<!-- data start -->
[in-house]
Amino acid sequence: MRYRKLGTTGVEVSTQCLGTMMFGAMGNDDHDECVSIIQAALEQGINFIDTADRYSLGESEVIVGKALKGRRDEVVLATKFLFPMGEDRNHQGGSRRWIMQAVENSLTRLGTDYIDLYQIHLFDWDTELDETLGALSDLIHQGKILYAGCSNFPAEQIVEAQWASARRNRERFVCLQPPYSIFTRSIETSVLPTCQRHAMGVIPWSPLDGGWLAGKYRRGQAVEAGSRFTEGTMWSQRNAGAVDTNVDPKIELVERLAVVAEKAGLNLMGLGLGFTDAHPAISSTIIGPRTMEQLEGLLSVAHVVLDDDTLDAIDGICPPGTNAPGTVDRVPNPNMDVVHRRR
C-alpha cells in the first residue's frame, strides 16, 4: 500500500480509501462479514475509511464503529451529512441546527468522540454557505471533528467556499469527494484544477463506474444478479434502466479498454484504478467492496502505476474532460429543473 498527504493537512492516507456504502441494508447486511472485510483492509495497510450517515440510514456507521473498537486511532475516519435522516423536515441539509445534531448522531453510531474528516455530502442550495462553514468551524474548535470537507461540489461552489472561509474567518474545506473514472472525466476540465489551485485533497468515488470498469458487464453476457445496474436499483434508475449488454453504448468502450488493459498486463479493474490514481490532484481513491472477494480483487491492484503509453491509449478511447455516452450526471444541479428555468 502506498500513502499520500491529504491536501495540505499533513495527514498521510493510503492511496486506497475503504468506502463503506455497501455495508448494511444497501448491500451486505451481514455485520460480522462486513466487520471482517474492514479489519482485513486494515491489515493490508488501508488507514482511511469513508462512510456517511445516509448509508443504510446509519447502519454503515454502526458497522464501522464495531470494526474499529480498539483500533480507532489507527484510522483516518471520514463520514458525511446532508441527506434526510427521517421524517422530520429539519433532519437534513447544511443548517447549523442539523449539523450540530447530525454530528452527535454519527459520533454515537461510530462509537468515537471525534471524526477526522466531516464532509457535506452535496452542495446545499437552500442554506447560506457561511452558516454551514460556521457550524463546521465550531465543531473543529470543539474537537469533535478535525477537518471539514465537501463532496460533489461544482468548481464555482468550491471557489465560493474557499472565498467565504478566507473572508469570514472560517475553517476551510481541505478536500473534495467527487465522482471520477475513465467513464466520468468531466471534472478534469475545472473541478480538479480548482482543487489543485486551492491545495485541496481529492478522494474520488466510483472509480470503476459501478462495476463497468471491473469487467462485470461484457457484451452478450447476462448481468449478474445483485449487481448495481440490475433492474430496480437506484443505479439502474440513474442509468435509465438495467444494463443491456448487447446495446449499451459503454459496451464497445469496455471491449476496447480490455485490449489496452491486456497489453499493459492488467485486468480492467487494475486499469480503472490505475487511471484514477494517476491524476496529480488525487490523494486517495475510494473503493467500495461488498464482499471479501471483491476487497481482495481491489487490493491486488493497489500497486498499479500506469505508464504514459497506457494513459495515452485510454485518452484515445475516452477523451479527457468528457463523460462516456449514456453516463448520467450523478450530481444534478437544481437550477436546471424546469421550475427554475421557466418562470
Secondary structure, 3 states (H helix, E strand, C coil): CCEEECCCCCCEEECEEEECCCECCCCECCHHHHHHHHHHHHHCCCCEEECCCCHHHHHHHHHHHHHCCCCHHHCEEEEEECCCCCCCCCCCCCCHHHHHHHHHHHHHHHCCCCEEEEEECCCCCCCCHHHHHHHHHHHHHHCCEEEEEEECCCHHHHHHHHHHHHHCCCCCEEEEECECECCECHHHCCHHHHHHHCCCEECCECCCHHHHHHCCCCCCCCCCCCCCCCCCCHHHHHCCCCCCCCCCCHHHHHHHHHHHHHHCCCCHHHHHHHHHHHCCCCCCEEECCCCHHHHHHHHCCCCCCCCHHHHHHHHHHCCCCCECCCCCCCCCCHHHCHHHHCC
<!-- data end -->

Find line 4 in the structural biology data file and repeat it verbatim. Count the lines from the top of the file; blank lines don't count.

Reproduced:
Secondary structure, 3 states (H helix, E strand, C coil): CCEEECCCCCCEEECEEEECCCECCCCECCHHHHHHHHHHHHHCCCCEEECCCCHHHHHHHHHHHHHCCCCHHHCEEEEEECCCCCCCCCCCCCCHHHHHHHHHHHHHHHCCCCEEEEEECCCCCCCCHHHHHHHHHHHHHHCCEEEEEEECCCHHHHHHHHHHHHHCCCCCEEEEECECECCECHHHCCHHHHHHHCCCEECCECCCHHHHHHCCCCCCCCCCCCCCCCCCCHHHHHCCCCCCCCCCCHHHHHHHHHHHHHHCCCCHHHHHHHHHHHCCCCCCEEECCCCHHHHHHHHCCCCCCCCHHHHHHHHHHCCCCCECCCCCCCCCCHHHCHHHHCC